We [designers] made a difference
In this, the second half of an interview between Michael Smythe (author of New Zealand by Design) and Gifford Jackson, we explore the latter’s life in New York, and his eventual return to New Zealand.
We hear anecdotes of Jackson living in the Big Apple during some exciting times for the advertising and design industries. He talks of the many legendary design chiefs he worked for (including the Teague office), the myriad of incredible pieces he developed (including furniture, architectural, aviation interiors and whiteware design), and the colourful social environment in which he moved (jazz clubs, rooftop soirees, Fifth Avenue work meetings…).
During his time in New York Gifford began to develop a visual catalogue of “cliches in American design” which he proceeded to draw in an almost encyclopedic manner. This thorough analysis of design trends (many of which he noticed before anyone else and gave them names that remain part of the industry’s parlance) were detailed visual essays on an era, its aesthetic leanings, and what they might say about the aspirations of those that made and used such products.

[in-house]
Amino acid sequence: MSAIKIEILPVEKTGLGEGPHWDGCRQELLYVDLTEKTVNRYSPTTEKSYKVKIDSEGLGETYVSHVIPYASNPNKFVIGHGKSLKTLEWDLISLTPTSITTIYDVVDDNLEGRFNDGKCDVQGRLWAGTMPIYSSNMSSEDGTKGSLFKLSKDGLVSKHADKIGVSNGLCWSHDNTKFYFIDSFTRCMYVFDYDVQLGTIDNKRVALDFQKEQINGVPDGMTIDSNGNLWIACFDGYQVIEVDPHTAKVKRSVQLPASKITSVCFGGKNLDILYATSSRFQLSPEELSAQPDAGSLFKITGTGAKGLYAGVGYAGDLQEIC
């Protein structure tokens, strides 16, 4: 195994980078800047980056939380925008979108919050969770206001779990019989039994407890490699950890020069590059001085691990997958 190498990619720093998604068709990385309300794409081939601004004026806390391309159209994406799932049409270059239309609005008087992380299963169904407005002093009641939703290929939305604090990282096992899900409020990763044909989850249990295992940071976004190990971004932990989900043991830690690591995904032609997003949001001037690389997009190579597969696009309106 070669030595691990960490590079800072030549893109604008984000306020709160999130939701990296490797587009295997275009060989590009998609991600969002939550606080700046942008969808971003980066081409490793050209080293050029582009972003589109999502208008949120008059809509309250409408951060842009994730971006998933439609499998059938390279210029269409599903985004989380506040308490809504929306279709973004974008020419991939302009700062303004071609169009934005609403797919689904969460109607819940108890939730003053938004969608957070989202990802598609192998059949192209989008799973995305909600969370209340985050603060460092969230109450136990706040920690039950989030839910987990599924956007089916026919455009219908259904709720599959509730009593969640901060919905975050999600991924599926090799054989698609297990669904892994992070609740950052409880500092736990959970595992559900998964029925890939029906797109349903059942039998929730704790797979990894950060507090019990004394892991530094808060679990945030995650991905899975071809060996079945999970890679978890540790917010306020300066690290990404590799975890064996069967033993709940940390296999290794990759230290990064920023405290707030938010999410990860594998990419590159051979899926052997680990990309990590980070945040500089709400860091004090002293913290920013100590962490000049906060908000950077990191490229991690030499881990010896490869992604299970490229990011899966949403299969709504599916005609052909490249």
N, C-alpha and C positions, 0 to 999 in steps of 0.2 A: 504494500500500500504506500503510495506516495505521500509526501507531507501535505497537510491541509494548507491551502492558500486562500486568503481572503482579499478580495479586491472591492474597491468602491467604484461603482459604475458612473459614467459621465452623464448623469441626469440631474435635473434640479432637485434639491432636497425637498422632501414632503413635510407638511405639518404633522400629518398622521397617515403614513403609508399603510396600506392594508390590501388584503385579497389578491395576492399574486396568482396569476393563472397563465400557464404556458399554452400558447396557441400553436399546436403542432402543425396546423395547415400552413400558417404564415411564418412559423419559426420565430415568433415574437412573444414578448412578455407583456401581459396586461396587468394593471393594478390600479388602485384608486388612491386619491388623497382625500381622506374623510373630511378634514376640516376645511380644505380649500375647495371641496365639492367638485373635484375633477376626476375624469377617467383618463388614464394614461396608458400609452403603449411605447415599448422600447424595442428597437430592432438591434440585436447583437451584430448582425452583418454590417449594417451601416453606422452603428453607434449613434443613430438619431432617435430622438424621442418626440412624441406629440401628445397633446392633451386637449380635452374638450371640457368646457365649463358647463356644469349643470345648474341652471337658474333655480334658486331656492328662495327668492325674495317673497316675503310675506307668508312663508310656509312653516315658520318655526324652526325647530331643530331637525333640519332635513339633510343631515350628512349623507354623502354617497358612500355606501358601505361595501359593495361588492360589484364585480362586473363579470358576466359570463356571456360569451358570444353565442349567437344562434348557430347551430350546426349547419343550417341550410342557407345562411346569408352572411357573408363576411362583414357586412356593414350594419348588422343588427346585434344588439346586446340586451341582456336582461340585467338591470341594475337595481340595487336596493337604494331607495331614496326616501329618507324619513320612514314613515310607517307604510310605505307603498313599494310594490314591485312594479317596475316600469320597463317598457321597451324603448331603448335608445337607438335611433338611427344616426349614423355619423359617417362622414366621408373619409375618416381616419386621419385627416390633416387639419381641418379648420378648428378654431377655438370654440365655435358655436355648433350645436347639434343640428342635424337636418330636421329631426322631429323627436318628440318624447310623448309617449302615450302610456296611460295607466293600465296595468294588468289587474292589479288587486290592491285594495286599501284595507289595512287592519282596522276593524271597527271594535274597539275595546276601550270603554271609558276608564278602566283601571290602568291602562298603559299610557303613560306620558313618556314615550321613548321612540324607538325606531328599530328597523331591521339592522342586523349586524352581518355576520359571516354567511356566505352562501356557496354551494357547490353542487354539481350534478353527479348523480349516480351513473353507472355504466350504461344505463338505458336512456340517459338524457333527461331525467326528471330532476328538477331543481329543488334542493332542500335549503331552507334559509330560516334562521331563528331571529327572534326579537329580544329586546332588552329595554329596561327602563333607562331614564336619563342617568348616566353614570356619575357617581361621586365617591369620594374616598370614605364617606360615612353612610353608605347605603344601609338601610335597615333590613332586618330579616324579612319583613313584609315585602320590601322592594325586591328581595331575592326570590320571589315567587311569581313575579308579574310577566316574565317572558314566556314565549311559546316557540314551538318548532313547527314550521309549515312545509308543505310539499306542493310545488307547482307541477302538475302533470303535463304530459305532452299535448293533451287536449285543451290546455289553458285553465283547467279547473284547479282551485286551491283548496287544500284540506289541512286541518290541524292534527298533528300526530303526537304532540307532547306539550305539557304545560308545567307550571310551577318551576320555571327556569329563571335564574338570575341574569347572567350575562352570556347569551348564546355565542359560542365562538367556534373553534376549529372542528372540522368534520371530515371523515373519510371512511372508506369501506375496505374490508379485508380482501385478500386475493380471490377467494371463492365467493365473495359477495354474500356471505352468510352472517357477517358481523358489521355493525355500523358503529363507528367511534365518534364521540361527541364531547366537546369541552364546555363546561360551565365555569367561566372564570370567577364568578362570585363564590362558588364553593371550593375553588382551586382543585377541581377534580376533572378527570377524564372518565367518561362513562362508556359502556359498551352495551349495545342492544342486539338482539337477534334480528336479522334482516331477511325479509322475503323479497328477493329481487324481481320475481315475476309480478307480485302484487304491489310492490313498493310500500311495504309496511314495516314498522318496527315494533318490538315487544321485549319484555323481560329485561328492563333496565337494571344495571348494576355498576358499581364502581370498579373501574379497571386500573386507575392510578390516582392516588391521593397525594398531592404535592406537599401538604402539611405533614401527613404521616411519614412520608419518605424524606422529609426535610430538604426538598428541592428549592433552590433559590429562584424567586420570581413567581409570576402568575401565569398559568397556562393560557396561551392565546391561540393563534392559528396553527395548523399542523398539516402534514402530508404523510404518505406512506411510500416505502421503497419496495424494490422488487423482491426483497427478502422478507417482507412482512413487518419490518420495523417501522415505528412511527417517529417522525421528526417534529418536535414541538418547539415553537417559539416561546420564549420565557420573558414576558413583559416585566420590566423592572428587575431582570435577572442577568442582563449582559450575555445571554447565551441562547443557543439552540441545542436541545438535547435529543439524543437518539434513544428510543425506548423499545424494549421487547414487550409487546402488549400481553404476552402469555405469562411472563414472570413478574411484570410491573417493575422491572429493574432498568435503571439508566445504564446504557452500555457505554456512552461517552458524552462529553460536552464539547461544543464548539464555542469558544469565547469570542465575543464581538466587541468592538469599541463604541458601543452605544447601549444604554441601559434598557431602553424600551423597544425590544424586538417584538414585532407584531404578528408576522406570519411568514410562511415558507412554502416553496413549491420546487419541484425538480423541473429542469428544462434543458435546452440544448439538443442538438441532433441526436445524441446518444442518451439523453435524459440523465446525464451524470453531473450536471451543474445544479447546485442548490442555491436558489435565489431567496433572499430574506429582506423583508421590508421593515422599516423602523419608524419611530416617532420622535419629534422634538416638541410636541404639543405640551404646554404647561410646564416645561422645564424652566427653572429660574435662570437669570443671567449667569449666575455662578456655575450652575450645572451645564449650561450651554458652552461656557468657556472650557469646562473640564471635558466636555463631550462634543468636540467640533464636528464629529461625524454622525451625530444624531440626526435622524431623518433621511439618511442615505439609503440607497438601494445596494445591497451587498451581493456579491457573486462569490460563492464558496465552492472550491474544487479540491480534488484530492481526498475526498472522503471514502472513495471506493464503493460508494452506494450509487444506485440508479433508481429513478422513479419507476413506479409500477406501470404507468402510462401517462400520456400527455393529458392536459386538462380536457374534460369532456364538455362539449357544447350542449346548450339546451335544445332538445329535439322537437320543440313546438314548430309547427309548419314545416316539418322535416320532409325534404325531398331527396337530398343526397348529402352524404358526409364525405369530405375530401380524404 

His eventual (1966) return to New Zealand coincided with a boom of sorts in the industrial design field. His early work for Fisher & Paykel and various other agricultural, residential, film-prop, medical, and maritime projects have defined many of the local typologies. Jackson speaks here about the state of New Zealand (small market, need to keep costs down) and how that has shaped the aspirations of industrial design. He delves into the processes that lead him to some of his most iconic work (i.e the Marisol Skiff – a sailing dinghy that for over 30 years has been seminal in traditional boat building circles) and unravels these methodical, and thoroughly devised objects.
Gifford Jackson is a 2013 recipient of the Order of New Zealand Merit for services to design, the first working industrial designer (as opposed to design educators or administrators) to have received such accolade.